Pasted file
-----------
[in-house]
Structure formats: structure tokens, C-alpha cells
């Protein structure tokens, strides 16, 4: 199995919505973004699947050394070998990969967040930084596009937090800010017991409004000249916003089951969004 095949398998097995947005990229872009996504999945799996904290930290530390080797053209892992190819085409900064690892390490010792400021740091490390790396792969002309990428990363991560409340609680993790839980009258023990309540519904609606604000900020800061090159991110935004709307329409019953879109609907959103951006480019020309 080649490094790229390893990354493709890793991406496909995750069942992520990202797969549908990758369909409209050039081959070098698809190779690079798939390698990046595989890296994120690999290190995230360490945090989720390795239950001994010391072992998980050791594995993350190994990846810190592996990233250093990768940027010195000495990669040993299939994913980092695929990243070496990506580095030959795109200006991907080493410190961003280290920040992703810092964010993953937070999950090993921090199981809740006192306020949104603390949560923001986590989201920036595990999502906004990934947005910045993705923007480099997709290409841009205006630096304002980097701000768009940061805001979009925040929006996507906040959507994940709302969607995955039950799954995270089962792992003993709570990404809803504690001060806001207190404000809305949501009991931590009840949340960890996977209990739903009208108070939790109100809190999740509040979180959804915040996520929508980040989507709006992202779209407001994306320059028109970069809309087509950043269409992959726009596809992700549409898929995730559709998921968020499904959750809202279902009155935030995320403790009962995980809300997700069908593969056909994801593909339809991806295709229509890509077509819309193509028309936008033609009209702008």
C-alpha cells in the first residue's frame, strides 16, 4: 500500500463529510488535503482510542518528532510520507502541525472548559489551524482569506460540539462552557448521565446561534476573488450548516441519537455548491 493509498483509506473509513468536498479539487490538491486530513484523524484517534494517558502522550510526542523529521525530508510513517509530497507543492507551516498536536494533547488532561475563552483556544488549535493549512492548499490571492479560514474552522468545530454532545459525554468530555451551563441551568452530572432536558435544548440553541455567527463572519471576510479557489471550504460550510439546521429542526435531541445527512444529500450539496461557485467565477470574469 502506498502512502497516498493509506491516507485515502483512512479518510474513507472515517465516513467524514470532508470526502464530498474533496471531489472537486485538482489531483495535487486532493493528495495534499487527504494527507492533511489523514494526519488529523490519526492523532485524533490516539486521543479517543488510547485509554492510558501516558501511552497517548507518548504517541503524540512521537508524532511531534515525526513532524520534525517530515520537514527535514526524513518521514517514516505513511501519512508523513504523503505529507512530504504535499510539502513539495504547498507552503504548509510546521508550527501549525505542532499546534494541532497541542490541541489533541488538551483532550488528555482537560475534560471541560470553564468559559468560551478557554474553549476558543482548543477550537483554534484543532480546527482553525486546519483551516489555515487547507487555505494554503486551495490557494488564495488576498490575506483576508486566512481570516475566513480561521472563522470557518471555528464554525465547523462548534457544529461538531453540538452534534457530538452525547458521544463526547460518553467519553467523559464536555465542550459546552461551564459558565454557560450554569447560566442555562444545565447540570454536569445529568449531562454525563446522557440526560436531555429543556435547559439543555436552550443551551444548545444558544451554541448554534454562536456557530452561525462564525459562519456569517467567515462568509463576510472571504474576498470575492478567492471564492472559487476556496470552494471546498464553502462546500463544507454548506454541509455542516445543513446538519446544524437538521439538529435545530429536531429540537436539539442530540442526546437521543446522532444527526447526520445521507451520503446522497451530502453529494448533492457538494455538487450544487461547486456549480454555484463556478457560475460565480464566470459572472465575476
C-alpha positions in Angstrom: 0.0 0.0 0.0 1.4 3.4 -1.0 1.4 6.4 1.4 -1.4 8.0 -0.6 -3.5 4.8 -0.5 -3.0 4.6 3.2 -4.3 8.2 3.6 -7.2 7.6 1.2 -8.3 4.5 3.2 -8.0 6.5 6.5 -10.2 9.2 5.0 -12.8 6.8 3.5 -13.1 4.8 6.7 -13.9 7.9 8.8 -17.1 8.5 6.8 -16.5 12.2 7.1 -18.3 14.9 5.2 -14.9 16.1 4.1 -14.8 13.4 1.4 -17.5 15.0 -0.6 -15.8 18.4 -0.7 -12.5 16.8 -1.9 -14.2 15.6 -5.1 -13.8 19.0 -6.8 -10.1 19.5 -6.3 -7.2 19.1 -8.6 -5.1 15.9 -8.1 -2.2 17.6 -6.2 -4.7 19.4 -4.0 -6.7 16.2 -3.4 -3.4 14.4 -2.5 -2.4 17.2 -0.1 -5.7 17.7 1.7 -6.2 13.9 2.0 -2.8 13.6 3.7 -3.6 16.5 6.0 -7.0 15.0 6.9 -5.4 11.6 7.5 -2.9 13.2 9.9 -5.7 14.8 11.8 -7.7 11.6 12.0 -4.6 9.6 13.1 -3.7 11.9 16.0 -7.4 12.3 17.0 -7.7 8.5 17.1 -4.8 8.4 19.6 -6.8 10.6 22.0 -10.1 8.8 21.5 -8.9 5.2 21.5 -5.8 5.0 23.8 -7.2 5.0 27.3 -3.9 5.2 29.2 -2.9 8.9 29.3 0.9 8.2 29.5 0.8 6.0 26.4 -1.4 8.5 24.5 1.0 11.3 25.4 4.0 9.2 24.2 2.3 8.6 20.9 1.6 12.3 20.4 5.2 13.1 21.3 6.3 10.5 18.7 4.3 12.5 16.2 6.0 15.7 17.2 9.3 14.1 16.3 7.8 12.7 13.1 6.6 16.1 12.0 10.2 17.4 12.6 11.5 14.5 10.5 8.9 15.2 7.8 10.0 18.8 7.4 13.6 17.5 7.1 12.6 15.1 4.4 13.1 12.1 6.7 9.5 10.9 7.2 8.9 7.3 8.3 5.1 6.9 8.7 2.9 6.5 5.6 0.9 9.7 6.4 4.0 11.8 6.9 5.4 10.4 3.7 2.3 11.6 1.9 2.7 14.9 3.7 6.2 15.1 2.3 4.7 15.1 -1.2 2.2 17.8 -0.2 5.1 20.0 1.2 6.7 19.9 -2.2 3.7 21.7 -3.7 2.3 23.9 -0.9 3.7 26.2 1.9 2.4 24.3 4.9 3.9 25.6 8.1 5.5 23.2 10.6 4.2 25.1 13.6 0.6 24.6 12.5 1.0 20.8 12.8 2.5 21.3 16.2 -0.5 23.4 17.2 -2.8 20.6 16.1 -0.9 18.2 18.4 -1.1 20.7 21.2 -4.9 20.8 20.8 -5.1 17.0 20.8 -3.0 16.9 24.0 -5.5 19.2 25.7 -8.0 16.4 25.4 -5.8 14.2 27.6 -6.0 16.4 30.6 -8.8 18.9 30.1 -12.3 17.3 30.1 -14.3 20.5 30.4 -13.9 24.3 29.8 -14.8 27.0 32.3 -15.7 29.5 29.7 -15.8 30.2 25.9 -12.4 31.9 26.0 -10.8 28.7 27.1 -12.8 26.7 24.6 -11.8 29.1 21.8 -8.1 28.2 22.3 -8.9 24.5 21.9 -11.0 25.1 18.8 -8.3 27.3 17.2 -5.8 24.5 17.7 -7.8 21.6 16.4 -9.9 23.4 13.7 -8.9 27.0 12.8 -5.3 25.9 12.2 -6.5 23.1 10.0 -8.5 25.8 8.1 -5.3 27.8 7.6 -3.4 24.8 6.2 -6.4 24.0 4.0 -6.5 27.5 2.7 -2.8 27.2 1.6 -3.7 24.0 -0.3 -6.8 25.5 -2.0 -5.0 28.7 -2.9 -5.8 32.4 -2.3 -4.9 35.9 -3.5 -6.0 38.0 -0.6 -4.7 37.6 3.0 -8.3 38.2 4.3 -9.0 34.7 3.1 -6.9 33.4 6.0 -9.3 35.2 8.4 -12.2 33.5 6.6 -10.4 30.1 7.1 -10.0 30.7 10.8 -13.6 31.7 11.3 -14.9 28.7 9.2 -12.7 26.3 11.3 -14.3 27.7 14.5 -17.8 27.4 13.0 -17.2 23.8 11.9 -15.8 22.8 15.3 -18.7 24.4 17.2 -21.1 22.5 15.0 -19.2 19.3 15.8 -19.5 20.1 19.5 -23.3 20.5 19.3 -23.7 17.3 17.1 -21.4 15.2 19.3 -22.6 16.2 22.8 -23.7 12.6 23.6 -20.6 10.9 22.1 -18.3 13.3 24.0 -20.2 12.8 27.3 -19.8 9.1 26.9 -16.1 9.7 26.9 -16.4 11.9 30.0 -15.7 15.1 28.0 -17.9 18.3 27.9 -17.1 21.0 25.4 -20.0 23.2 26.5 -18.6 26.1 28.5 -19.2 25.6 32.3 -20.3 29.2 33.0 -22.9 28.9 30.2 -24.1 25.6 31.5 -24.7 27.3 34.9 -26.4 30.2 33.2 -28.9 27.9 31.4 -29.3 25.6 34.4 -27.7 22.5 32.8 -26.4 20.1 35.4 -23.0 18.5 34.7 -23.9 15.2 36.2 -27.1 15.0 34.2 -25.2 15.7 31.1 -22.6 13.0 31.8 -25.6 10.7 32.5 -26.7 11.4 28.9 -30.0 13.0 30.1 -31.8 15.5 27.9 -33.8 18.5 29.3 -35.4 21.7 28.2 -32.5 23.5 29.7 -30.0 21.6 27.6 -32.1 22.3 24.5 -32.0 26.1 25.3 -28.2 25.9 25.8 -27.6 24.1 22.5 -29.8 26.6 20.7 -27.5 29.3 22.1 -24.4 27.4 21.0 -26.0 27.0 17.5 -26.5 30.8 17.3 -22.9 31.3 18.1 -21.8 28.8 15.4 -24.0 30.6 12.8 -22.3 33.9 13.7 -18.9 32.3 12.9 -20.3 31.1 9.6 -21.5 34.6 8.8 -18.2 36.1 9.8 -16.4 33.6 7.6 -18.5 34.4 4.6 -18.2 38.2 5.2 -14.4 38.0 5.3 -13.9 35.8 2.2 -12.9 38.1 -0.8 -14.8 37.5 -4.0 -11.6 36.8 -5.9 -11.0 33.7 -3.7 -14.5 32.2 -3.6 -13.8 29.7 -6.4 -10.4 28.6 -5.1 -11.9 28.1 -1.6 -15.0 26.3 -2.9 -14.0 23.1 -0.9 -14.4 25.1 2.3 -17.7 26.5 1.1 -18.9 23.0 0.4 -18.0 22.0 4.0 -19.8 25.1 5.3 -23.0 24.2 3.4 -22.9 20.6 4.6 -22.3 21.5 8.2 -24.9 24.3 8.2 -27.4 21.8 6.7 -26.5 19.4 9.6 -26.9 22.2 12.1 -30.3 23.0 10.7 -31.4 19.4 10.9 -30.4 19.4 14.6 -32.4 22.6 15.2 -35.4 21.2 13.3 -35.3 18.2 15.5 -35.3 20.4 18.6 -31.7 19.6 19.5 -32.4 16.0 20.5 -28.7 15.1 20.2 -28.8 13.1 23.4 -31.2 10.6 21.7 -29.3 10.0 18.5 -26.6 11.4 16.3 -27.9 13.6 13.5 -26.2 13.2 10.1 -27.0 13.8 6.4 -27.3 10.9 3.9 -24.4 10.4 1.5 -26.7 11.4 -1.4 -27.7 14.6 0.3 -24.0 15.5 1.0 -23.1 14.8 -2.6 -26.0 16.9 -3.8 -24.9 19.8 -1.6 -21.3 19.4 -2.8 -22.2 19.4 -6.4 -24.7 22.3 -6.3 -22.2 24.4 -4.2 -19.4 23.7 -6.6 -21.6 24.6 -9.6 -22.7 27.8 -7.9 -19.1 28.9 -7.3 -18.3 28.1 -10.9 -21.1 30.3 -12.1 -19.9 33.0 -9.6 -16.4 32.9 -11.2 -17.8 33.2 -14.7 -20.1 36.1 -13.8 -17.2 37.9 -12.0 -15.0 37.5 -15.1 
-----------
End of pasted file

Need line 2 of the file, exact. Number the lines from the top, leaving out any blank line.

Structure formats: structure tokens, C-alpha cells